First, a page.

We went aboard the iconic ship the Rainbow Warrior during a recent stopover in Thailand to meet Pete who has sailed the longest distance with Greenpeace and to talk about the need for environmental activism in this day and age.
Pete: I joined Greenpeace in 1981 after spending seven years doing environmental work, primarily on the Clearwater ship in New York. The reason I joined Greenpeace was because I was very attracted to the use of non-violent direct action to achieve social change. I have some experience in the US civil rights movement and I knew from that experience how important it is to do things non-violent. Hurting people may work in a war, but we are not in a war. We try to change people’s minds and you can’t use violence to change people’s minds. That doesn’t work. Greenpeace has always had a very strong stance against any kind of violence. And I think that it is important that we still do that.
On land and at sea, the practice of peaceful protest is strictly observed by Greenpeace staff and volunteers. Pete proudly says that no other environmental organisation with ships does peaceful protests the way Greenpeace does.
Ironically, on July 10, 1985, the Rainbow Warrior was the target of a violent attack while moored in Auckland, New Zealand. Pete remembers that night very well. At close to midnight, while most of the crew were already asleep, a deafening sound jolted everyone onboard, followed by another. In an instant, the lights went out and water rushed in forcing Pete and the others to leap out of the sinking ship.
Crew mate Fernando Pereira wasn’t so lucky. The Portuguese photographer instantly perished. Fernando joined the Greenpeace mission to protest against French nuclear testing in the South Pacific.
In the end, the French government was blamed for the attack which prompted public outcry from all corners of the world, making it known to governments and corporations that ‘You can’t sink a Rainbow’.
The bombing of the Rainbow Warrior was a life-changing experience for Pete, and it made him more determined to sail with purpose and fight for environmental protection and social justice.
“The ships bring us to places nobody else can go. Whether it is the Antarctic or the middle of the ocean. We need ships to do some of the campaigns we work on.” Pete said. Years after that tragic night in Auckland, ships like the Rainbow Warrior continue to be instrumental in stopping environmental crimes from happening and for raising awareness on different issues. From conducting research into the effects of climate change in the Arctic, to stopping shiploads of illegal timber leaving the Amazon, to giving aid and humanitarian relief to communities devastated by a super typhoon in the Philippines, Greenpeace ships have been at the frontlines, ready to take action for people and the planet.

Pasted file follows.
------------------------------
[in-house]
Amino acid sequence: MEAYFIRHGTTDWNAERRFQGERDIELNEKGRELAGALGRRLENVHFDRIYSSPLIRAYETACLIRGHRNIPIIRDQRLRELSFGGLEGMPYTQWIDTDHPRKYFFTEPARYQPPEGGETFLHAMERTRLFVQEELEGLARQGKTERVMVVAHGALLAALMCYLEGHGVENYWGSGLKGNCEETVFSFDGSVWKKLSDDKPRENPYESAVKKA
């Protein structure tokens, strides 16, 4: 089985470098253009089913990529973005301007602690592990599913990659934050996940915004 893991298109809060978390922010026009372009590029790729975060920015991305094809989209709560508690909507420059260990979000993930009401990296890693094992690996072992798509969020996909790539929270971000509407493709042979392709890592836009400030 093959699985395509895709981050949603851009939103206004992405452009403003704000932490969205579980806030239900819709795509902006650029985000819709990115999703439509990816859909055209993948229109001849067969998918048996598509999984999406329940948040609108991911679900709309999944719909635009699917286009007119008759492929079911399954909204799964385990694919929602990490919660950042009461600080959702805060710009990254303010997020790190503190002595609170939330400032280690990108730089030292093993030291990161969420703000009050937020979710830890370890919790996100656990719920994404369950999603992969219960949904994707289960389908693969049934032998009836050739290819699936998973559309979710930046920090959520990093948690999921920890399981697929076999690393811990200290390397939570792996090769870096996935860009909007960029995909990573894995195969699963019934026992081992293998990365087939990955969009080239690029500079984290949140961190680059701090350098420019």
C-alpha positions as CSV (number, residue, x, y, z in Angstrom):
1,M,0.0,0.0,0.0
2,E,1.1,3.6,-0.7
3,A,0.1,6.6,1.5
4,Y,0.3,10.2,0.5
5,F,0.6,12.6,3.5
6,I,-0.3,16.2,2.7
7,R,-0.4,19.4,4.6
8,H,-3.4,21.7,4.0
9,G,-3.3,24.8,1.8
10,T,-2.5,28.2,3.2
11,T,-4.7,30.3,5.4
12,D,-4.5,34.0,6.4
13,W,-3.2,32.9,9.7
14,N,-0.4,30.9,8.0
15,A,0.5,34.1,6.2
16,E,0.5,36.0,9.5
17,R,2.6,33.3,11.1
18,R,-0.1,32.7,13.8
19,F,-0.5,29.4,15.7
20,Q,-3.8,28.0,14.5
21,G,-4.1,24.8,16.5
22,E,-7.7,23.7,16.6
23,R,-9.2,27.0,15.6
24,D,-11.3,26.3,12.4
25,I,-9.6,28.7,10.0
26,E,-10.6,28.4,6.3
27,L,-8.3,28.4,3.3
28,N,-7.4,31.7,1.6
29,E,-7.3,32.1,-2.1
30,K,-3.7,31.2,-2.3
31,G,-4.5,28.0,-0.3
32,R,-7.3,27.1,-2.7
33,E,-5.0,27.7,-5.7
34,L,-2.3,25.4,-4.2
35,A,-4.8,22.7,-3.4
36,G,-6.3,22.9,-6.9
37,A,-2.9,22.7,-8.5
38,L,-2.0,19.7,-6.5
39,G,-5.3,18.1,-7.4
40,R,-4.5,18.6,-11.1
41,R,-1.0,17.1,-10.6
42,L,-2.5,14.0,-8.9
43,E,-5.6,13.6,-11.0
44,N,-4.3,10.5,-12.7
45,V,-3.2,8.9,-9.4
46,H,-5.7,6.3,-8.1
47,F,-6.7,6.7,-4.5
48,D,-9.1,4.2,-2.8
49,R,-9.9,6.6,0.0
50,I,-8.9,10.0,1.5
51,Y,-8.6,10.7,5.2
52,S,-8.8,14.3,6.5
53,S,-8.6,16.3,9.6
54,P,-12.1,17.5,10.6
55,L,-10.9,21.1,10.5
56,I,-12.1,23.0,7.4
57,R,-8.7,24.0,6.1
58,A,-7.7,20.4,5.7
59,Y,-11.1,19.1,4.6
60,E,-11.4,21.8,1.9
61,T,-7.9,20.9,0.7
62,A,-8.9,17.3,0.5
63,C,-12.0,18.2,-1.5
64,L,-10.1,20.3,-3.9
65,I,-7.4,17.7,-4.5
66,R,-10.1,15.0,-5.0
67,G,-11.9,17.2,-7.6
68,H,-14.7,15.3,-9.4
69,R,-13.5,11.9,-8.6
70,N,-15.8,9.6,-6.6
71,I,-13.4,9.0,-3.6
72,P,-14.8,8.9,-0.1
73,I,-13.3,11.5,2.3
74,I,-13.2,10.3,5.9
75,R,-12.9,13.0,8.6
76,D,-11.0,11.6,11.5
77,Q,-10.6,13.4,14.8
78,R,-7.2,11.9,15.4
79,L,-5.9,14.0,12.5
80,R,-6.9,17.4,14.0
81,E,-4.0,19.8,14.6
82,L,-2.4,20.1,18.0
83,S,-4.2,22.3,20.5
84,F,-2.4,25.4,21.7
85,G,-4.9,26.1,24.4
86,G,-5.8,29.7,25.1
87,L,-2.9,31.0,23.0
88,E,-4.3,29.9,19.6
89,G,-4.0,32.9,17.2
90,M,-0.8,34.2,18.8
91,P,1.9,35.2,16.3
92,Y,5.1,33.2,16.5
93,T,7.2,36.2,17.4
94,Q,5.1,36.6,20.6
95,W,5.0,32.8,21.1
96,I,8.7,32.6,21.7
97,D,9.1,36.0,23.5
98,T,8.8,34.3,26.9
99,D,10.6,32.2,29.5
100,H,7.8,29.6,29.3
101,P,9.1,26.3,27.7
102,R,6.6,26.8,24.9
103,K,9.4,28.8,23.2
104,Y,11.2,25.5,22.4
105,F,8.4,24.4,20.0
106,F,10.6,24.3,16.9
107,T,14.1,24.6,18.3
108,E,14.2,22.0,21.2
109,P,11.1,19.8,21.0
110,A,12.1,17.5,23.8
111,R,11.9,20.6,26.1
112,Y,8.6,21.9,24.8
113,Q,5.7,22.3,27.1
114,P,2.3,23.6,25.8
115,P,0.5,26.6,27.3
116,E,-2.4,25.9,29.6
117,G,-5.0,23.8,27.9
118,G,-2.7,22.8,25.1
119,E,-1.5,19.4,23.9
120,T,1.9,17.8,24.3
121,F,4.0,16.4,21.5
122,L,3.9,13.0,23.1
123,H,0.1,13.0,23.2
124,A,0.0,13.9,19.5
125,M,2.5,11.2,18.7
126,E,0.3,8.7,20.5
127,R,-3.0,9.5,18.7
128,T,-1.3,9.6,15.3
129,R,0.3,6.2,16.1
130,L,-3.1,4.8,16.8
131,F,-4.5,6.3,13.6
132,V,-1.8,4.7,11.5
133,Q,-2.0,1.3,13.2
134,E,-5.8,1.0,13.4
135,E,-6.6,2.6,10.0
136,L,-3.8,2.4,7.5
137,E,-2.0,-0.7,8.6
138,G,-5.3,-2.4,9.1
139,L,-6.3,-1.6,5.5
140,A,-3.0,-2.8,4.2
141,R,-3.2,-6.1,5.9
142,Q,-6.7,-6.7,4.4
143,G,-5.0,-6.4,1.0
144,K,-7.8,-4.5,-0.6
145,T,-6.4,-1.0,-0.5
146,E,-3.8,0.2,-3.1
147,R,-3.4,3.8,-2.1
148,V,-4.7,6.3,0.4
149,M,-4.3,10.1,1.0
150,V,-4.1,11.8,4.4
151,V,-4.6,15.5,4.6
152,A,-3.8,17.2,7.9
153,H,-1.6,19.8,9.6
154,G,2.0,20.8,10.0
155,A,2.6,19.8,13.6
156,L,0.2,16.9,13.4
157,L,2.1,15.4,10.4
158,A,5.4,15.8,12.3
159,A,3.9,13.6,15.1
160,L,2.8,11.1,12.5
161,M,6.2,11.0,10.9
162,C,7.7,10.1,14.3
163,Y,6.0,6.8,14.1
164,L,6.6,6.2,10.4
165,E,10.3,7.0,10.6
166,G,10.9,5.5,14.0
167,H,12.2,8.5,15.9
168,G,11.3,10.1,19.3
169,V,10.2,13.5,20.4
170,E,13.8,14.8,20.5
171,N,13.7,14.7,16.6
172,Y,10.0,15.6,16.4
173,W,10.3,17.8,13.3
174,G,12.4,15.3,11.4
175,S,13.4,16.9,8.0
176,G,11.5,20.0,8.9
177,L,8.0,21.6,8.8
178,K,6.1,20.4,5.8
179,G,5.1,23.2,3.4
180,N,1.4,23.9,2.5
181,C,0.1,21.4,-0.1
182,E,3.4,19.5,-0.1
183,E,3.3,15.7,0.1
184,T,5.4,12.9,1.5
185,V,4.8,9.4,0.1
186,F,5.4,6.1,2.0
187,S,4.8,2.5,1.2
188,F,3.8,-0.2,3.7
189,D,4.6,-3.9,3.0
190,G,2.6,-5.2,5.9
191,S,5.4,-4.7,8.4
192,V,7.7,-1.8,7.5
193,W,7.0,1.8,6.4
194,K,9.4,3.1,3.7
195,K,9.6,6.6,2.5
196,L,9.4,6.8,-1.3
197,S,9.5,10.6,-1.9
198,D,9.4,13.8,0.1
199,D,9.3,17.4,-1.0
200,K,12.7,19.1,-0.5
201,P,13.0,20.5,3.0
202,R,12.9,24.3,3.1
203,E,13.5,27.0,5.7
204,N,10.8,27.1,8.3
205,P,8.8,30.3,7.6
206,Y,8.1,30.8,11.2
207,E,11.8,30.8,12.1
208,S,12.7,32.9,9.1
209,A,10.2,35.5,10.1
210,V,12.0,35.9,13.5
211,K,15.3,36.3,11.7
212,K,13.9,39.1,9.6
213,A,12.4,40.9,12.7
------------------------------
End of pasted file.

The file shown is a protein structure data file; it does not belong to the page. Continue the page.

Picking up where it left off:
Just recently, the newest Rainbow Warrior was back to Southeast Asia for a 4-month ship tour highlighting climate change and people power.
As the most experienced captain with over 35 years with Greenpeace, Pete has seen many changes within the organisation.
Pete: We are a bigger organisation now. There were about 200 people worldwide, now there are over 3,000. We can do much more and create bigger impact. To me that is the positive change. It would be fun to stay in a small organisation where you knew everyone but we wouldn’t have been as effective as we are today. And if you want to have something to say about the planet you need to have a strong voice. And having 3,000 people in 55 countries gives us a strong voice.
The Greenpeace captain thinks that one of the biggest threats to our world is the way we produce energy.
Pete: We know that burning fossil fuels not only makes the atmosphere warmer but also makes the ocean acidic. We can’t continue to generate energy the way we are today and expect to keep our oceans. This is absolutely critical. We’ve got to stop burning fossil fuel immediately. The thing that frustrates me today is that we know from scientists what the effects of the burning fossil fuel are and we have the technology to change that. But we don’t have the political will. We have a few rich men making lots of money from fossil fuel but far as I concern, those men are selling the future of their children and grandchildren for money. They should all be in jail. They should pay the price.
More importantly, Pete has this advice to humanity.
Pete: We are on the brink of killing the oceans. We are on the brink of making the atmosphere so polluted that even if we don’t burn another drop of fossil fuel, we are still facing a thousand years of sea level rise. We’ve done this to ourselves. We have to do everything we can to mitigate the damage for the future of our children. That’s why I am still here. I care about children’s future. I will continue to work for the planet. I’m not perfect but I’m trying to make the change that is necessary.